People often come to us with the wrong impression how iBeacon apps can work. They think an app can sit in the background and suddenly come to the foreground when an iBeacon is detected. If you think about it, no 3rd party apps work like this, taking over your screen, and for good reason. It’s seen as intrusive by users and both iOS and Android prevent this. Instead, apps need to show a notification which, if tapped on, goes to the app or a screen within the app.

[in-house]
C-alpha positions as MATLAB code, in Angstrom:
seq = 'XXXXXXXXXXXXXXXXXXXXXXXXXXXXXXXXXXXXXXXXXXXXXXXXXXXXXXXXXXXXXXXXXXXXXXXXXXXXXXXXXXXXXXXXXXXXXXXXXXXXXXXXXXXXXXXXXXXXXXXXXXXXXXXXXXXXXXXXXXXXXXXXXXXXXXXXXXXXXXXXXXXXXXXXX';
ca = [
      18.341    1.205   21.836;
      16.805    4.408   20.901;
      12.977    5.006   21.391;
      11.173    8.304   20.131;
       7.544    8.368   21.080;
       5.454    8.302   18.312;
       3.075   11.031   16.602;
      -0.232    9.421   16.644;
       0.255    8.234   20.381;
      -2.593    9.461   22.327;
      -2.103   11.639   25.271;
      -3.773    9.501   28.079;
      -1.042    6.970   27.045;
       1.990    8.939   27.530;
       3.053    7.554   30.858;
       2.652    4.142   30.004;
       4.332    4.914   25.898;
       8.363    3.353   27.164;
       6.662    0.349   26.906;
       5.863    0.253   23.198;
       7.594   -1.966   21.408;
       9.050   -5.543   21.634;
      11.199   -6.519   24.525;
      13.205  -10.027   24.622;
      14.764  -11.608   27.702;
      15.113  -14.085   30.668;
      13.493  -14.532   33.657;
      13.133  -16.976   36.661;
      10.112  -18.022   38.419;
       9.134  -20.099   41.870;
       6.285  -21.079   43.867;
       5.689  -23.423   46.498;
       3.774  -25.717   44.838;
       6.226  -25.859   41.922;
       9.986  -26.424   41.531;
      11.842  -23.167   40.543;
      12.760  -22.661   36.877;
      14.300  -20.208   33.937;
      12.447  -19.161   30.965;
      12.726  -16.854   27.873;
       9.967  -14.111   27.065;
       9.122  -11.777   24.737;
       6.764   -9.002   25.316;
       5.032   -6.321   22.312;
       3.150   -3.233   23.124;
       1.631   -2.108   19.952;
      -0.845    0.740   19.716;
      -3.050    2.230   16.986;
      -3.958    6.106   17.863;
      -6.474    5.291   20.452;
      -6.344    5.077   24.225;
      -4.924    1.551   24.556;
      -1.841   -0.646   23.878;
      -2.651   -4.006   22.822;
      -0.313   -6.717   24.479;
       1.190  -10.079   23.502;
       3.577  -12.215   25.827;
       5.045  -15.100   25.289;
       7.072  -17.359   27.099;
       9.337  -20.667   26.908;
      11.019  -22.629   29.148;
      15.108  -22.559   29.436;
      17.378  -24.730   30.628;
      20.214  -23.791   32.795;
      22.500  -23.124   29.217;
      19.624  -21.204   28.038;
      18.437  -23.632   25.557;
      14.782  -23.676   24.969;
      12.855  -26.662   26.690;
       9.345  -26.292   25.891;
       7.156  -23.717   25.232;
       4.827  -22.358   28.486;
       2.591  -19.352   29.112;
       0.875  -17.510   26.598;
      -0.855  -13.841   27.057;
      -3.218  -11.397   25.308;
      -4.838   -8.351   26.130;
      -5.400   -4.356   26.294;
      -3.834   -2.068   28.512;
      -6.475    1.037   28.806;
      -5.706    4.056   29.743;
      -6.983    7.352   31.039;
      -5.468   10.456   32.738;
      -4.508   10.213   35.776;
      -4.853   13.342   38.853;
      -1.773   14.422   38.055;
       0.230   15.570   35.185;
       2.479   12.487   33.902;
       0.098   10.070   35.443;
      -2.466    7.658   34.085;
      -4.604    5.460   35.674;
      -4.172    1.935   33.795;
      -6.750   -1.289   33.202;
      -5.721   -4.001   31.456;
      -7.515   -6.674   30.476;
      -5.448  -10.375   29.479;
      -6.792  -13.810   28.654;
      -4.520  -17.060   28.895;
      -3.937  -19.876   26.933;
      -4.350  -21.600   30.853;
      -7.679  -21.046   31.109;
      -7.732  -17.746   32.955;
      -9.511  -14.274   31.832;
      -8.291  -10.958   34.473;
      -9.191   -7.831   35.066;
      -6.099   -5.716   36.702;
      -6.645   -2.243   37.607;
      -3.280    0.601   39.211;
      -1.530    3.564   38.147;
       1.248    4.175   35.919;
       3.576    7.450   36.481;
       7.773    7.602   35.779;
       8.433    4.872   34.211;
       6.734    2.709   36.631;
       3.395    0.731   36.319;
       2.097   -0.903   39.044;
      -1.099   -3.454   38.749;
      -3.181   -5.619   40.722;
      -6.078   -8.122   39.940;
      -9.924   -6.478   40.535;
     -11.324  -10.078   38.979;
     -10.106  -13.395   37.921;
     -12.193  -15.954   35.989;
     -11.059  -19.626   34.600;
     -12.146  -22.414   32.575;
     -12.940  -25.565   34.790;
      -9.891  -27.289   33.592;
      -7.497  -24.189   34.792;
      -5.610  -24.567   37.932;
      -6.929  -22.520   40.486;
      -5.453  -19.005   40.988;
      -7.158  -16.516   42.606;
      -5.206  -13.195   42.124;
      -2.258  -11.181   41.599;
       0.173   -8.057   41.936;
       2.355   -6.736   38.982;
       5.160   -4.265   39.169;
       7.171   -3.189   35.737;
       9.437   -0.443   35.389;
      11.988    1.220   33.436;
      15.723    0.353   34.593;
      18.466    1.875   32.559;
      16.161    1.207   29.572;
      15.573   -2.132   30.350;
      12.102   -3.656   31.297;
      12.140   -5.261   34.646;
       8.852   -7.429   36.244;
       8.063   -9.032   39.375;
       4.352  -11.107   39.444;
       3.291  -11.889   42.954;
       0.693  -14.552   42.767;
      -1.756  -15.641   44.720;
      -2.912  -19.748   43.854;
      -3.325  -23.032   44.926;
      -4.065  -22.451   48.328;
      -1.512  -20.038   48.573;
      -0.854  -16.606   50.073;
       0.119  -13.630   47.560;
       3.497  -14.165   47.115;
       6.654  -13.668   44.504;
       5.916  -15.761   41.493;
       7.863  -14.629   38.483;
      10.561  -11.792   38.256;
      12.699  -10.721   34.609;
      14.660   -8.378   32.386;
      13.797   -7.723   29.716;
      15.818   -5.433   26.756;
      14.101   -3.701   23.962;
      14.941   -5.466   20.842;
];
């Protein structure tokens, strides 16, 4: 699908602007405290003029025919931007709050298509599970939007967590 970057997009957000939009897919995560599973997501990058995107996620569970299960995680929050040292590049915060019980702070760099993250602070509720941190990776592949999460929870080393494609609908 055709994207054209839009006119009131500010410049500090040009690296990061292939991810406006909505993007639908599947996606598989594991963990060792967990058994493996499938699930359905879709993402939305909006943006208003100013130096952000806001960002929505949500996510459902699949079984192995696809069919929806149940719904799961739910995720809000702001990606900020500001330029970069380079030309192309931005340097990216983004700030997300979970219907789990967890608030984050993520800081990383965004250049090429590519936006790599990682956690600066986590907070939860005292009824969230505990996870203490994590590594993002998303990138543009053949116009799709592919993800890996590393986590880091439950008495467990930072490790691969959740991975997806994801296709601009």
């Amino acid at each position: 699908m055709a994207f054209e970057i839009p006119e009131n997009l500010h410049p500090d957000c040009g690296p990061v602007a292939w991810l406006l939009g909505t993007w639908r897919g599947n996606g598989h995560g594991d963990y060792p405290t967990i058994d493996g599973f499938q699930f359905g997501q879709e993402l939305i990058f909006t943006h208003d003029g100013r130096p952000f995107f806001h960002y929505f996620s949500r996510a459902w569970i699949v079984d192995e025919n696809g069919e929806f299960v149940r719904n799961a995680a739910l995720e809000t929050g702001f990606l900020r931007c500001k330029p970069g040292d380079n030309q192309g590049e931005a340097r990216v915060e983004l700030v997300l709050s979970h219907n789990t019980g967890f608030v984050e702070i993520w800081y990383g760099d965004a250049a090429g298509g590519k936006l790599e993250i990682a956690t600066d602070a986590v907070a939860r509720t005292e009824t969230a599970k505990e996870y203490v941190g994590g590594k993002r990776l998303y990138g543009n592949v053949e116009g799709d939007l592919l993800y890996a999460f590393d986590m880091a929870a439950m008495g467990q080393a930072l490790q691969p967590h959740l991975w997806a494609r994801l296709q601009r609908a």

On iOS, apps don’t actually do the detecting of beacons. iOS detects beacons with ids that have been pre-declared by the app. When an app isn’t running, iOS starts the app for only a short time to allow it to show a notification.
On Android, prior to Android 8, you could have a background service scanning for beacons. However, Android has become more like iOS. Newer Android ‘Doze’ and background restrictions mean you have to use newer Bluetooth APIs to detect beacons when the app isn’t running.